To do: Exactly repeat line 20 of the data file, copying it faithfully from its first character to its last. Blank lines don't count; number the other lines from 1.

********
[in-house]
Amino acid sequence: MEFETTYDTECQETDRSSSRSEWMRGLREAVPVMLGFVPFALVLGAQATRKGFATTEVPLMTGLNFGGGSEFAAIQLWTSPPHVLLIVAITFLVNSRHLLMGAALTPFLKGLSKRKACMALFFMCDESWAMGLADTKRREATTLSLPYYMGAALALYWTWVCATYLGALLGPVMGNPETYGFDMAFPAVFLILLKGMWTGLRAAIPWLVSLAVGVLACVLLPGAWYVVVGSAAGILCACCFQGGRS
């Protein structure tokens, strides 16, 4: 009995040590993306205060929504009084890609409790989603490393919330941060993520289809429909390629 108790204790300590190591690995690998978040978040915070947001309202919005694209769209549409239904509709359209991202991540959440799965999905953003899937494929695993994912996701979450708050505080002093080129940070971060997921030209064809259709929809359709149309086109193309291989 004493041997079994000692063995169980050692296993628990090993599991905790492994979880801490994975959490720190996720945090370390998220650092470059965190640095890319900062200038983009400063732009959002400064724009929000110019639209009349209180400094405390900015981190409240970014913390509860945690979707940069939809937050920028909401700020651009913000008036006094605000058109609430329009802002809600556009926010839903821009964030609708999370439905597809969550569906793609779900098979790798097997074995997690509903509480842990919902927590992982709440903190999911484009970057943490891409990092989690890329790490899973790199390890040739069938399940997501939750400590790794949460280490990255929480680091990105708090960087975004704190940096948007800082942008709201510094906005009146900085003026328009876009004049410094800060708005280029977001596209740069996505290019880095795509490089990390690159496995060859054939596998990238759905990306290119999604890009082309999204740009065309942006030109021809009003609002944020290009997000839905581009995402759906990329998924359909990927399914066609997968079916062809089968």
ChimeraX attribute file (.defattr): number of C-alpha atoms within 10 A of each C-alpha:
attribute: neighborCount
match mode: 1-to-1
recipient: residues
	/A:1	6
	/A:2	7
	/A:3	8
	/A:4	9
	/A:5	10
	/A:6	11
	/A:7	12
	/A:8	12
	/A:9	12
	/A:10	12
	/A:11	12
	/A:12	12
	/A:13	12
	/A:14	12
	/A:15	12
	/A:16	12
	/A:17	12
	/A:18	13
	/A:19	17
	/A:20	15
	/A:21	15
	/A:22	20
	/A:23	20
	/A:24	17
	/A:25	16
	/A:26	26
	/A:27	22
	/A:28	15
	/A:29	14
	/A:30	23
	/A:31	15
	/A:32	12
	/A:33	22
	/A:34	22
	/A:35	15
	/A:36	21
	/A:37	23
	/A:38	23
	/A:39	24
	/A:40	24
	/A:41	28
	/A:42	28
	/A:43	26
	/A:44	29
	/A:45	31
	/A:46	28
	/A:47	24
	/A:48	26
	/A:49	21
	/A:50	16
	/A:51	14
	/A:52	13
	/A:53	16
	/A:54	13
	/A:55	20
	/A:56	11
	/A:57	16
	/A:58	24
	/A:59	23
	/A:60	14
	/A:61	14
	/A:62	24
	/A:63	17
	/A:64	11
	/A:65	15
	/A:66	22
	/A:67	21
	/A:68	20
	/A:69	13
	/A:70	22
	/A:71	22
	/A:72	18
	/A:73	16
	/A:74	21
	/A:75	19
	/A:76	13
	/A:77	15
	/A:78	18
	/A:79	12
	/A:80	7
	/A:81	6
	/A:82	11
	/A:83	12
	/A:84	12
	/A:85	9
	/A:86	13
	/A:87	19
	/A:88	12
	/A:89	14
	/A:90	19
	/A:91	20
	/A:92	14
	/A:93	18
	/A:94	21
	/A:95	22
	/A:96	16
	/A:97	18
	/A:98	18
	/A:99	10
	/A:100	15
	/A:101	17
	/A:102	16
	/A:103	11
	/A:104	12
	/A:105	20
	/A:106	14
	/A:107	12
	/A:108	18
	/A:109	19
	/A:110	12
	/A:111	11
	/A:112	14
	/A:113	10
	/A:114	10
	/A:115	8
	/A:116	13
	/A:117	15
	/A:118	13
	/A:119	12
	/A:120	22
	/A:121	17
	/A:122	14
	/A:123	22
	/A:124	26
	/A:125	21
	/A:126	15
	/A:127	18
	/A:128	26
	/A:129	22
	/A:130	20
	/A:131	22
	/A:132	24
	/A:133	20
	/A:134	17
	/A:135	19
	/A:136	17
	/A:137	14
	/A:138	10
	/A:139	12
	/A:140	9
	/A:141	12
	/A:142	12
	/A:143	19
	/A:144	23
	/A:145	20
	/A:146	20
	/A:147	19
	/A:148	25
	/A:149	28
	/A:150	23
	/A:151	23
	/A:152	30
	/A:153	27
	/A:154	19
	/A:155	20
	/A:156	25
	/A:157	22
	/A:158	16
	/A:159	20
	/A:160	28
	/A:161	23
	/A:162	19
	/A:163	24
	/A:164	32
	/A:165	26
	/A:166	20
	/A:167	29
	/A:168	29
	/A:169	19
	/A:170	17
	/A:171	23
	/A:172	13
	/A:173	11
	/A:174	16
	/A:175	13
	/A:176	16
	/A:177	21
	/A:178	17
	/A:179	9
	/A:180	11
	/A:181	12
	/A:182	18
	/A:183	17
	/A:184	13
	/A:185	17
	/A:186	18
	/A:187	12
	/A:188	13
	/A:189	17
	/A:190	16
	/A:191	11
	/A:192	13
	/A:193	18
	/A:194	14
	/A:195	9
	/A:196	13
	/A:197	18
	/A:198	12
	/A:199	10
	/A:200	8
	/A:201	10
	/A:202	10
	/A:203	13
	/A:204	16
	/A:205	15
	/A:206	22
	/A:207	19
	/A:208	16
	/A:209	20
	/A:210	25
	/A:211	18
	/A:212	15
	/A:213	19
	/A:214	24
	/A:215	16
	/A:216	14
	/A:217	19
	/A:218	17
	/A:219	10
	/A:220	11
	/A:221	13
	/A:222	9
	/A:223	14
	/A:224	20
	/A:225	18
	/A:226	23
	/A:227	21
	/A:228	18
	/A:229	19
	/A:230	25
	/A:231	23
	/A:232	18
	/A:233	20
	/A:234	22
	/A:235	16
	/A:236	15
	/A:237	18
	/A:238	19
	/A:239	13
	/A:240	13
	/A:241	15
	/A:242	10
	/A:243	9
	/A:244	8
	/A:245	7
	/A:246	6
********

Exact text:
	/A:13	12